The Nativity of the Beast


The Nativity of the Beast

crowleyToday marks the 140th Anniversary of the Nativity of the Beast, Aleister Crowley. We are less than two months shy of the 68th Anniversary of the Old Crow’s death.

Crowley is a notorious figure who cut a swath across popular culture becoming the archetypal embodiment  for the nefarious ceremonial magician.

It was an image he oftentimes cultivated, but he was more than the chthonian portrait he projected.

His accomplishments are legion. He was a brilliant poet, and his writings and observations on occultism, religion, philosophy, and more were (and are) no less so. He was a celebrated mountaineer, a world class chess player, a consummate artist, and a secret agent for the Crown.

Aleister Crowley was also one hell of an author. The Testament of Magdalen Blair alone should see him remembered as a master of the craft. Personally, it was Crowley’s Simon Iff that most captured my imagination. Iff appeared in several short detective stories in The International around 1918 and showed up in one of the finest occult detective novels ever written — Moonchild, published in 1923.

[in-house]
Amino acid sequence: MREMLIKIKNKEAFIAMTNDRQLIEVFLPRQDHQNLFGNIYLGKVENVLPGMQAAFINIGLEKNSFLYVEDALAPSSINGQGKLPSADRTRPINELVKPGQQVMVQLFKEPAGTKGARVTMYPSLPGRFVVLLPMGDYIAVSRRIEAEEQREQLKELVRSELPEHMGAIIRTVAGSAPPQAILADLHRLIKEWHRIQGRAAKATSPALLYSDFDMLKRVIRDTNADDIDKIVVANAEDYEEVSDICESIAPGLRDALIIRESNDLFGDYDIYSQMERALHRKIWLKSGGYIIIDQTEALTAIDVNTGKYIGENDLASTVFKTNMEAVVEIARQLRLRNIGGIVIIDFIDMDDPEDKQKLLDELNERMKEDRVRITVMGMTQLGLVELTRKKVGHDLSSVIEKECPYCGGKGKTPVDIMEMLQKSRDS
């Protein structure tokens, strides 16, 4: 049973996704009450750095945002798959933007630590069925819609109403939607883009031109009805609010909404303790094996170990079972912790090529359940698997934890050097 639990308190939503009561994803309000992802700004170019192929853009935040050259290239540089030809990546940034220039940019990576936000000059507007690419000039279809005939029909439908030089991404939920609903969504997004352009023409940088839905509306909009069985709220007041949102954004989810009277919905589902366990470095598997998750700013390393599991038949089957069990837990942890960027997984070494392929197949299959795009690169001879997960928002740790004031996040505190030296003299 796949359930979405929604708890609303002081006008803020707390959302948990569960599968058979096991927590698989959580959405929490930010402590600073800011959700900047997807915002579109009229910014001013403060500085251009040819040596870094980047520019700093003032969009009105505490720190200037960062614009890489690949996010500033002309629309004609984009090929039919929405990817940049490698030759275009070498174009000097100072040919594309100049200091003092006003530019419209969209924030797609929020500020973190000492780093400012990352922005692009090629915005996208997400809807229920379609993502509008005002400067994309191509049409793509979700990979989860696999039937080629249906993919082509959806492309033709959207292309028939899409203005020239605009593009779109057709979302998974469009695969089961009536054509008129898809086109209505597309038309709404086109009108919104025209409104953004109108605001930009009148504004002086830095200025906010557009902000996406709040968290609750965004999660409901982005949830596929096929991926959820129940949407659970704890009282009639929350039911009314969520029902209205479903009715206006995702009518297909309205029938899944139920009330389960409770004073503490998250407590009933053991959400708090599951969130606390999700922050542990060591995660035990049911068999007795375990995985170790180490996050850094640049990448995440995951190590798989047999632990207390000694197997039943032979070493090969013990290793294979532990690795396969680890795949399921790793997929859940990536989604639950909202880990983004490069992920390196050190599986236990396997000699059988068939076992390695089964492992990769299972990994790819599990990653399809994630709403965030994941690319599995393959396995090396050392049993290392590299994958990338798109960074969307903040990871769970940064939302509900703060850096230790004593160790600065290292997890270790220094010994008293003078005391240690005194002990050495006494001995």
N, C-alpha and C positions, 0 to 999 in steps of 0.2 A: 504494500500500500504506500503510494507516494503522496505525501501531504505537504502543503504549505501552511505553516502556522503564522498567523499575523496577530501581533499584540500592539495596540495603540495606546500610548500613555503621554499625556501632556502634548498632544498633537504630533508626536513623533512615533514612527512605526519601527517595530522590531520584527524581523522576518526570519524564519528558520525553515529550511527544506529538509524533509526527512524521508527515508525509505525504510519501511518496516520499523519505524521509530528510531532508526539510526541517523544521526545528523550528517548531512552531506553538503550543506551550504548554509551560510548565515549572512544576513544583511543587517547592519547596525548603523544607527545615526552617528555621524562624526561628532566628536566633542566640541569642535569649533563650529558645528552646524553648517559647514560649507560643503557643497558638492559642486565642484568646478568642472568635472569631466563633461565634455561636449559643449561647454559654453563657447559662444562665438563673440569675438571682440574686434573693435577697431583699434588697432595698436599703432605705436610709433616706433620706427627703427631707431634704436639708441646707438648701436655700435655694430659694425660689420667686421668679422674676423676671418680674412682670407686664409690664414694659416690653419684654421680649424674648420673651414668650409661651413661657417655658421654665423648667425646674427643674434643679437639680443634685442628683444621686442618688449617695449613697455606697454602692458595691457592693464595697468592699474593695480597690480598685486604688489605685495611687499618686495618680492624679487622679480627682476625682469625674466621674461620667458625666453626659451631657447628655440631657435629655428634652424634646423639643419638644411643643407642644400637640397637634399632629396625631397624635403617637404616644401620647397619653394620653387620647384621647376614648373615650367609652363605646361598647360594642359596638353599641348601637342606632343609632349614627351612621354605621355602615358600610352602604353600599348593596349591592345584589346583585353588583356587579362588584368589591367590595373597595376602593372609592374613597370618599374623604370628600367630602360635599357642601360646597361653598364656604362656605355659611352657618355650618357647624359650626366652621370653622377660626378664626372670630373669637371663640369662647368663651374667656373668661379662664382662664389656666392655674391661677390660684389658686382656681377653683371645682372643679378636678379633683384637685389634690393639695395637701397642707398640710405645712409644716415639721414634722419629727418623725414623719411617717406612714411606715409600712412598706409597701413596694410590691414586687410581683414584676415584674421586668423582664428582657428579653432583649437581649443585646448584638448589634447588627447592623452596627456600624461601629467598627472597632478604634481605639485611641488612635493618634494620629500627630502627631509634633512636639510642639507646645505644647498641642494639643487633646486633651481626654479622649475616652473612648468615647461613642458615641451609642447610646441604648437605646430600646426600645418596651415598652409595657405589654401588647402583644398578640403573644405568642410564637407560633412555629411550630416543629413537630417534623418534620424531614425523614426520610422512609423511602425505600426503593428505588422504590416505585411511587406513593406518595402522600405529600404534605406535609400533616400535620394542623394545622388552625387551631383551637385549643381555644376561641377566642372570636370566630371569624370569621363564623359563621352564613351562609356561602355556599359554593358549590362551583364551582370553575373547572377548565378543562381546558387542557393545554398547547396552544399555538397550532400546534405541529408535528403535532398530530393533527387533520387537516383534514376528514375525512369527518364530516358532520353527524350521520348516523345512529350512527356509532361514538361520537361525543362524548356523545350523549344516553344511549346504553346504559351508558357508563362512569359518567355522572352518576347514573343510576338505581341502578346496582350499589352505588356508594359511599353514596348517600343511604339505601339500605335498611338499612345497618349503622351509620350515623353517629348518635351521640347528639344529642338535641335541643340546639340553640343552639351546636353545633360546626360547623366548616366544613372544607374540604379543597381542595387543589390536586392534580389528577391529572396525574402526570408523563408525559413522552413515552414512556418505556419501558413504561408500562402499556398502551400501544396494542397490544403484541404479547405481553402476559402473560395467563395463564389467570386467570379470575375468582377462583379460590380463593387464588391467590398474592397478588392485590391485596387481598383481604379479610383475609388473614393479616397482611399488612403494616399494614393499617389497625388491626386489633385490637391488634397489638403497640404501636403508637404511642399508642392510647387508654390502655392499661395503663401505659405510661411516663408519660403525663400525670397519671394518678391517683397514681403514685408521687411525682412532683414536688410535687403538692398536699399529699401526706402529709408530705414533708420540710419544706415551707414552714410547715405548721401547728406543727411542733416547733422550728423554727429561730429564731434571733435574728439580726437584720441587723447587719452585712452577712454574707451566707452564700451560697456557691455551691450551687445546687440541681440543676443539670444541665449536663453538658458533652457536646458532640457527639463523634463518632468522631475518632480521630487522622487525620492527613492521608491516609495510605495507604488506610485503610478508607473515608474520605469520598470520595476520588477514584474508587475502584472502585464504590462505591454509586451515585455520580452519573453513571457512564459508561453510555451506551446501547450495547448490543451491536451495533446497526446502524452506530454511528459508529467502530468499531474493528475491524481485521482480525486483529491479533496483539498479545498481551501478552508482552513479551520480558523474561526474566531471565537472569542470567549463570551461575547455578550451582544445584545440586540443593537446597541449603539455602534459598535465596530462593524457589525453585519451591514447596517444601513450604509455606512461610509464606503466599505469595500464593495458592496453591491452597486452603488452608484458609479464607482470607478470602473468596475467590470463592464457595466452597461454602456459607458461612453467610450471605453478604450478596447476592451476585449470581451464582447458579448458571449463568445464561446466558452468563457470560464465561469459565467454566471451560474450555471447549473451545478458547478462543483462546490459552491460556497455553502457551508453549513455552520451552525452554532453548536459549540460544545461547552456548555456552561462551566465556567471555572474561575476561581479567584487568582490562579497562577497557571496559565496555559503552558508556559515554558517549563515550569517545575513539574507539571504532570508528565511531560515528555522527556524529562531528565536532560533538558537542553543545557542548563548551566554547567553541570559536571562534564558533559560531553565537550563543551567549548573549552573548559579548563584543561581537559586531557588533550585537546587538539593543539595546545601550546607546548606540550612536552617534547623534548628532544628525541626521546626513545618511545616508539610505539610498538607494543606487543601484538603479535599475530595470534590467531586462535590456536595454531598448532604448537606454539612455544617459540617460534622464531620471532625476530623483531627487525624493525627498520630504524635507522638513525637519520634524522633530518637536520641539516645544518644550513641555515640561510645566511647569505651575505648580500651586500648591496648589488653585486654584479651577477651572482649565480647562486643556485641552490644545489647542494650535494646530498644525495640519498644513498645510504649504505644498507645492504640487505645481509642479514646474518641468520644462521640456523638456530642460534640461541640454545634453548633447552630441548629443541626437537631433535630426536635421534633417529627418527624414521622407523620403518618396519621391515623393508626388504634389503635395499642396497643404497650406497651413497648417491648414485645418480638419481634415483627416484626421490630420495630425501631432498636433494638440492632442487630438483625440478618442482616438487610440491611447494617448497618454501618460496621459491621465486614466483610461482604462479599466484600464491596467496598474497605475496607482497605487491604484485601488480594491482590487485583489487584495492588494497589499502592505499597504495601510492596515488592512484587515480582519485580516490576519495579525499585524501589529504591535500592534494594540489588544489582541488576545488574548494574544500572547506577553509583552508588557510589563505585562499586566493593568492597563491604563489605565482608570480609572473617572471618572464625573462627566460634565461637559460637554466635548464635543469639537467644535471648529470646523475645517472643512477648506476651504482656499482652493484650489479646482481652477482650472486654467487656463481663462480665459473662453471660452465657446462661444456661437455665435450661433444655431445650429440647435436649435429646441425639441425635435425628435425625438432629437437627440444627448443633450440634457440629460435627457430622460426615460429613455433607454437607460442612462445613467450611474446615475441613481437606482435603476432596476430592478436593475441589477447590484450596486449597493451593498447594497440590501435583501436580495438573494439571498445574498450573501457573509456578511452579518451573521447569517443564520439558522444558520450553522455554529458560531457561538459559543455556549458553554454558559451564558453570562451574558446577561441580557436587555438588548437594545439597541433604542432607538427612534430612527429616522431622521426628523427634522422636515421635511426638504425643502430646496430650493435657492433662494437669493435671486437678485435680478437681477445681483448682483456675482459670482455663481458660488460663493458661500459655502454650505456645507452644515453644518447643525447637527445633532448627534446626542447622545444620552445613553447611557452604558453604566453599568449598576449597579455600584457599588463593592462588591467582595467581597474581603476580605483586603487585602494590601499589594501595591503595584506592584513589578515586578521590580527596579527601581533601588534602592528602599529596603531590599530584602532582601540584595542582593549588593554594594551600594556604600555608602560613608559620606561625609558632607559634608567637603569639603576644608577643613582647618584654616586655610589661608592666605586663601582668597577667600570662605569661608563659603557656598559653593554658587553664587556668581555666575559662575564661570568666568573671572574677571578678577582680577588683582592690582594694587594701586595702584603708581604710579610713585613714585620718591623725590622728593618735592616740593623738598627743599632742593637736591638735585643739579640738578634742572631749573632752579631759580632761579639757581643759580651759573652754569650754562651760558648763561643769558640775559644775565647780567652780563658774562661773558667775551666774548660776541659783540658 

moonMoonchild is devilishly good, a thriller of the first order, but it is also funny and at times chaotic, filled with loosely veiled caricatures of everyone from occultist MacGregor Mathers to dancer Isadora Duncan.

Moonchild stands out largely because Crowley infused it with his personal philosophies regarding magick and the occult. It positively drips with esoteric knowledge and wisdom, presented in a fantastical but wholly believable manner that few others have been able to capture in prose form.

Perhaps because of his reputation as ‘the Wickedest Man in the World’, his fiction is largely dismissed or overlooked. More’s the pity, because Crowley was a wonderful storyteller.


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